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Empowerment In Alice Walker’s The Colour Purple

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Alice Walker once said, “the most common way people give up their power is by thinking they don’t have any”. The main character in The Colour Purple is made to believe by men that she has no power, so she feels as if she has none. She gives up her power because she believes she has none, but the women around her help her to reclaim that power. Alice Walker’s The Colour Purple implies that females empower each other when they are made small by others. To be made small is to be made to feel “humiliated or inferior”. The Colour Purple implies that when women are oppressed, other oppressed women will stand up for them. It also implies that when men degrade women, the women that surround them show them their worth. In addition to this, the novel displays how once fellow women empower women, they believe they have power themselves.

Representation. One word that sums up what feminism is all about. It is about how females are represented in novels. On the other hand, it discusses their misrepresentation and underrepresentation. Are their roles determined by the male characters in the novel? Do they have a voice, or do they only have a voice when it relates to male characters? The main focus of feminism is to give women the voice they are denied in society. Females should be represented equally to males in texts, and not only in relation to them. Females should be properly represented; the people who represent them best are individuals of the same gender. Female authorship helps represent women properly, rather than misrepresenting them. Power relationships are very essential to feminism and are greatly represented in Alice Walker’s The Colour Purple. Alice demonstrates how relationships can hurt women when the power is not equal and the relationships are male-dominated. In the novel, Celie, an oppressed woman, experiences various power relationships with men. The first is her father, who feels as though he has so much power that he can bring her down and make her feel like she is insignificant. It is instilled by the voices around her that she is nothing and will never be worth anything. This inequality continues into her second relationship with her husband. She is treated just as dreadfully as she was in her former male relationship. This all changes when another woman shows her the worth she has inside, sharing the power with her instead of stealing it from her. Once she regains her power it enables her to stand up for herself and remedy the injustices she has endured in the past.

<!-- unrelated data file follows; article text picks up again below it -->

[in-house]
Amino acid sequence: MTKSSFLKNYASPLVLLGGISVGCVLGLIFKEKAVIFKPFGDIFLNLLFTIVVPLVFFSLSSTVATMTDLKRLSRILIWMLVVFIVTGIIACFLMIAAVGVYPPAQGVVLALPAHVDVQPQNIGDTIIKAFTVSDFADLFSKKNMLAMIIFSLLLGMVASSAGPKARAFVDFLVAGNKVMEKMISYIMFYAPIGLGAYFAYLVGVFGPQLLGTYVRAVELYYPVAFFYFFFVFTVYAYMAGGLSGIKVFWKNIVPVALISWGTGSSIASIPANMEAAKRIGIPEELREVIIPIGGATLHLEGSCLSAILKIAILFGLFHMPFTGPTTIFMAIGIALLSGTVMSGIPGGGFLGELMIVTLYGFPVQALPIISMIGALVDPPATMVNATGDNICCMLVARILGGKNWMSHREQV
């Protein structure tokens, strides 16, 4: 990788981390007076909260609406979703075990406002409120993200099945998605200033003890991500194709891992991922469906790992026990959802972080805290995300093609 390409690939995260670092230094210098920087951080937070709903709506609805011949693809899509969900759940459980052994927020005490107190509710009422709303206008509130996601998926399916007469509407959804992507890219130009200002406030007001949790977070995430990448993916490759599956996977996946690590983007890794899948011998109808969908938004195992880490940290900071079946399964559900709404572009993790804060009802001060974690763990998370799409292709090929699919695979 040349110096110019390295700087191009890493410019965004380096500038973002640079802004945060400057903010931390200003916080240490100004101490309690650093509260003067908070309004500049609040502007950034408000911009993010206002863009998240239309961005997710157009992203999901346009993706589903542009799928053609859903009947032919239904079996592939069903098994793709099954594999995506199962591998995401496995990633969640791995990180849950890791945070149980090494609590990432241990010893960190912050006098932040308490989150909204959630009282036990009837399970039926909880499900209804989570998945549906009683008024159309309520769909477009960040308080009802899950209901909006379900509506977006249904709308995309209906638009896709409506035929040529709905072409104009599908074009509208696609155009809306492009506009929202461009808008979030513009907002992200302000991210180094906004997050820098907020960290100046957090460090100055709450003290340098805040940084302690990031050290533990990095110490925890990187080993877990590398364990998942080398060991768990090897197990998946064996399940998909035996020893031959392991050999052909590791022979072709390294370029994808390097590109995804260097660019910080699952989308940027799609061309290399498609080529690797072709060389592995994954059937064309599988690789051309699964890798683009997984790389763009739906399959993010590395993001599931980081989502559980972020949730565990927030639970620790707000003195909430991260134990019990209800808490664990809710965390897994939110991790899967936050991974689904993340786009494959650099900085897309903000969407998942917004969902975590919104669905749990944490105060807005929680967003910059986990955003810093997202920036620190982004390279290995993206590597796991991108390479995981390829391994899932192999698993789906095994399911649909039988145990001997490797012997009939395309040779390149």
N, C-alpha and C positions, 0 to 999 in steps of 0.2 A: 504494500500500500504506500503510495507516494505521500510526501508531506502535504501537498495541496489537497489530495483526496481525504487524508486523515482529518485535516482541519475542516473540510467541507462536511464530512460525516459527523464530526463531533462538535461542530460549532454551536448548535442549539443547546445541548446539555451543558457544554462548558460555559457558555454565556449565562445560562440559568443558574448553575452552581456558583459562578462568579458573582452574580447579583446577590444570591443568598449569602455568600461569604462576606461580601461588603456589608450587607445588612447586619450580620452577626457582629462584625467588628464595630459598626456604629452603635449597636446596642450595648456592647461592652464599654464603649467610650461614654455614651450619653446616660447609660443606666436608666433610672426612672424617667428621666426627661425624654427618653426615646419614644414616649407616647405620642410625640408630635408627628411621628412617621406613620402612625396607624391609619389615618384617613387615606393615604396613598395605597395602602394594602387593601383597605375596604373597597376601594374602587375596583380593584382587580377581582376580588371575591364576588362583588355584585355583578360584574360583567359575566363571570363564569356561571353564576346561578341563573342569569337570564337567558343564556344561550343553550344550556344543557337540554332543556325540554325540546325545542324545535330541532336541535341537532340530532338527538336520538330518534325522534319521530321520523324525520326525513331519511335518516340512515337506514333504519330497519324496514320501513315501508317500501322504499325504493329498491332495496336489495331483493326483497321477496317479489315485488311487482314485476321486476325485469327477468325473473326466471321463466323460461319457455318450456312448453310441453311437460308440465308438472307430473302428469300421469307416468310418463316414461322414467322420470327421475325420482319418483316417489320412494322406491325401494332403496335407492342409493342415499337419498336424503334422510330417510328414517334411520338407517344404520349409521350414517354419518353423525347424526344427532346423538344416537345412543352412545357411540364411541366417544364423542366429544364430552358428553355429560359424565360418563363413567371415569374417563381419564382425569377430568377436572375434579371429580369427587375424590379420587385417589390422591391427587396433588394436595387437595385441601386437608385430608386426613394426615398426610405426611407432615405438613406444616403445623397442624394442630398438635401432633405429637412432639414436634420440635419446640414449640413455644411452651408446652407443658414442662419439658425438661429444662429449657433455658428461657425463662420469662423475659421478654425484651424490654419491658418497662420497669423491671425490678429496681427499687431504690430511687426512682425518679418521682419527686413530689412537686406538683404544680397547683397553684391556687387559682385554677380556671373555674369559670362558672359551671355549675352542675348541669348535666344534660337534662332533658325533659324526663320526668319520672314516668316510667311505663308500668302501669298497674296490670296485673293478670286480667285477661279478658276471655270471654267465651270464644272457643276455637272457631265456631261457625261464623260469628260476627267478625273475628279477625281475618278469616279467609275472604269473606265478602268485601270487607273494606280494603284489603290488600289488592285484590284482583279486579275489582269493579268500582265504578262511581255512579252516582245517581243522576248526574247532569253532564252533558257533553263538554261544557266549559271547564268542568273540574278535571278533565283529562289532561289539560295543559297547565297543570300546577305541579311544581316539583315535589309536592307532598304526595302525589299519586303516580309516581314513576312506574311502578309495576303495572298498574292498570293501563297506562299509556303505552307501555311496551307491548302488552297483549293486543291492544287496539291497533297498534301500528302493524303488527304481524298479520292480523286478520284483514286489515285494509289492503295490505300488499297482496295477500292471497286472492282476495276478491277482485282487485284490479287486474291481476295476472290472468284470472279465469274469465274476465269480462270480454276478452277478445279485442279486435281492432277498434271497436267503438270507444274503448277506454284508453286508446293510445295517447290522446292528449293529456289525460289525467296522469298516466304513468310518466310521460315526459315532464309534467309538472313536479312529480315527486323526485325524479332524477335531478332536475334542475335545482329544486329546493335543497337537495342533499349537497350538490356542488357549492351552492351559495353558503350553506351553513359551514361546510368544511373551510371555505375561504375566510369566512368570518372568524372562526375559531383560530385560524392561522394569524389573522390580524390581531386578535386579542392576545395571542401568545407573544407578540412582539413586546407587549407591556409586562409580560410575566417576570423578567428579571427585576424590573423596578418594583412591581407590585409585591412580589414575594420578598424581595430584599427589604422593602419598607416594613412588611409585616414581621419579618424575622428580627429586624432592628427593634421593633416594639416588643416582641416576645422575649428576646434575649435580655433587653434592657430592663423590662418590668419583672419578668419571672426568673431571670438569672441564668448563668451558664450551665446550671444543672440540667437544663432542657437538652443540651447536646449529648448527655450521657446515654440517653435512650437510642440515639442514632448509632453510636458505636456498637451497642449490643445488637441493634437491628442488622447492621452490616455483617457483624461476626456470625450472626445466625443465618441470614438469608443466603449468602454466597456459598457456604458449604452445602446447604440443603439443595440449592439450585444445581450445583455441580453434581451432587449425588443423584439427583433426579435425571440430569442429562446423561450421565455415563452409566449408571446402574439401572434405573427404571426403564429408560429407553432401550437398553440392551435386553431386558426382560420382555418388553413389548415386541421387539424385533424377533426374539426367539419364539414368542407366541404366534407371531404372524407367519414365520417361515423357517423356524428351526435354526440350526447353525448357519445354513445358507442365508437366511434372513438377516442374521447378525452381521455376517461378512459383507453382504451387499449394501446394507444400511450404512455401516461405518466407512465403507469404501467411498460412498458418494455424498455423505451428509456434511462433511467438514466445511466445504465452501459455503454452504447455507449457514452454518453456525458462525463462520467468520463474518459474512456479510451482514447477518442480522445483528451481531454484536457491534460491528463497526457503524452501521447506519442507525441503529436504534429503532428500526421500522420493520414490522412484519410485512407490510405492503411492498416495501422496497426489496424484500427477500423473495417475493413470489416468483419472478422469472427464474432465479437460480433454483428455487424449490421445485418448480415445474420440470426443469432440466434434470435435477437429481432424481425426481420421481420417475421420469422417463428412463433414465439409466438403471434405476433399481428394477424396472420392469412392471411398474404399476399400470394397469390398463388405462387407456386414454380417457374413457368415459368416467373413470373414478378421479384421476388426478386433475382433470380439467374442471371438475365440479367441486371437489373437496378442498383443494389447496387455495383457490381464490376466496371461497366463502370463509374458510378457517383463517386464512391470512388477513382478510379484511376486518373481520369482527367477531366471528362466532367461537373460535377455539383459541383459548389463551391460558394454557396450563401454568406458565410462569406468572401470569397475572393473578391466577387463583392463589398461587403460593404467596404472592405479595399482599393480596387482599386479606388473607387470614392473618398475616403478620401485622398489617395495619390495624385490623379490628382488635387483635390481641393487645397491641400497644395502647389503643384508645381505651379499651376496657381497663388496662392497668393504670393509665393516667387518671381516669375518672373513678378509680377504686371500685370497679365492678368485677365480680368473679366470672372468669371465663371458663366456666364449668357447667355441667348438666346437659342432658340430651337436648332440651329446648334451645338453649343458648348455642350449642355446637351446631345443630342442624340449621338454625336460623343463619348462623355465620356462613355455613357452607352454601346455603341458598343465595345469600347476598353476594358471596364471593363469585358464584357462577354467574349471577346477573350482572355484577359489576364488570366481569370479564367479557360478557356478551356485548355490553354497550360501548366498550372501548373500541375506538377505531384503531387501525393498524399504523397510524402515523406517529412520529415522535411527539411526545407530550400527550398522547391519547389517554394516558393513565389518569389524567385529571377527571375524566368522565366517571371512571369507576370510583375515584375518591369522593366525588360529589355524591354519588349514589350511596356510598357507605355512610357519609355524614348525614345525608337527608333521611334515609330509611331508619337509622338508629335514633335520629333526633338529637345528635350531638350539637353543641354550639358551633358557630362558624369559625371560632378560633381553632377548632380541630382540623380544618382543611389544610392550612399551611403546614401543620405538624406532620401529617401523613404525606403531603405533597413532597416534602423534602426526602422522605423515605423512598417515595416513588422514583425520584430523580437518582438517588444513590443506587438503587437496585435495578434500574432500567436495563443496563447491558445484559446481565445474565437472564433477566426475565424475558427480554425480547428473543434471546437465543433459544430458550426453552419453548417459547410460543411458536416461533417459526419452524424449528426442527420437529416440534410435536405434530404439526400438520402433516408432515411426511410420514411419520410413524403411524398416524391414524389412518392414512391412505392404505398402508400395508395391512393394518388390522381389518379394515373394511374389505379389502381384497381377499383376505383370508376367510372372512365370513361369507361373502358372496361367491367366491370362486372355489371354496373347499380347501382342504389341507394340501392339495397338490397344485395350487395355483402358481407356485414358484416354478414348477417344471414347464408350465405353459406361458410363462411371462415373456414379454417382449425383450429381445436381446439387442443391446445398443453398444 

The Colour Purple demonstrates how when women are oppressed, other oppressed women will stand up for them. Celie is the main character, a young woman whose mother has died. Due to the death of her mother, she is left with the responsibility of caring for her younger siblings. Her father takes advantage of her and rapes her during and after her mother’s passing. In addition, Celie’s only remaining parent figure physically abuses her. He remarries after her mother’s death, and her younger sister, Nettie, gets involved with a man that has also lost his wife. There is a lot of controversy surrounding this because the man has children already and Nettie is young, but the man, Albert, who Celie calls Mr.____, was also involved with Shug Avery, a very eccentric woman. Shug is a singer who tours around and does not stay in one place for a long time, she is very much judged by others. When Celie looks further into this she gets hold of a picture of Shug Avery and falls in love with the idea of her. Their father will not let Nettie marry Albert, and offers up Celie instead. Her father says to him “[Celie is] ugly… [and he has] to get rid of her” (Walker 8). Celie is made to feel worthless by her father and is married off, along with a cow, without her consent so he can get rid of her. When she goes to her new husband’s house, he mistreats and abuses her just like all the other men in her life have. Her sister comes soon after to her new house. She has run away from home because of their new stepmother. Celie’s new husband is very fond of Nettie and is always complimenting her because he would rather be with her than Celie. Nettie “tell[s her], Your skin. Your hair, Your [teeth]. He tr[ies] to give her a compliment, she pass[es] it on to [Celie]. After a while [Celie starts] to [feel] pretty cute” (Walker 17). Every time Celie’s husband compliments Nettie, she passes on the compliment to Celie. Her sister knows she has been oppressed and made small by her husband and father, but there is an immense “strength of the relationship between women: their friendships, love, their shared oppression” (Smith 69). Nettie has also been oppressed by her and Celie’s father, she feels Celie’s pain. So, she makes her feel beautiful and loved by passing on the compliments she is getting. She empowers Celie by complimenting her and making her feel more confident after her father and husband belittle and diminish her. Overall, it is shown that women who are maltreated will bring up other women who experience the same conflicts.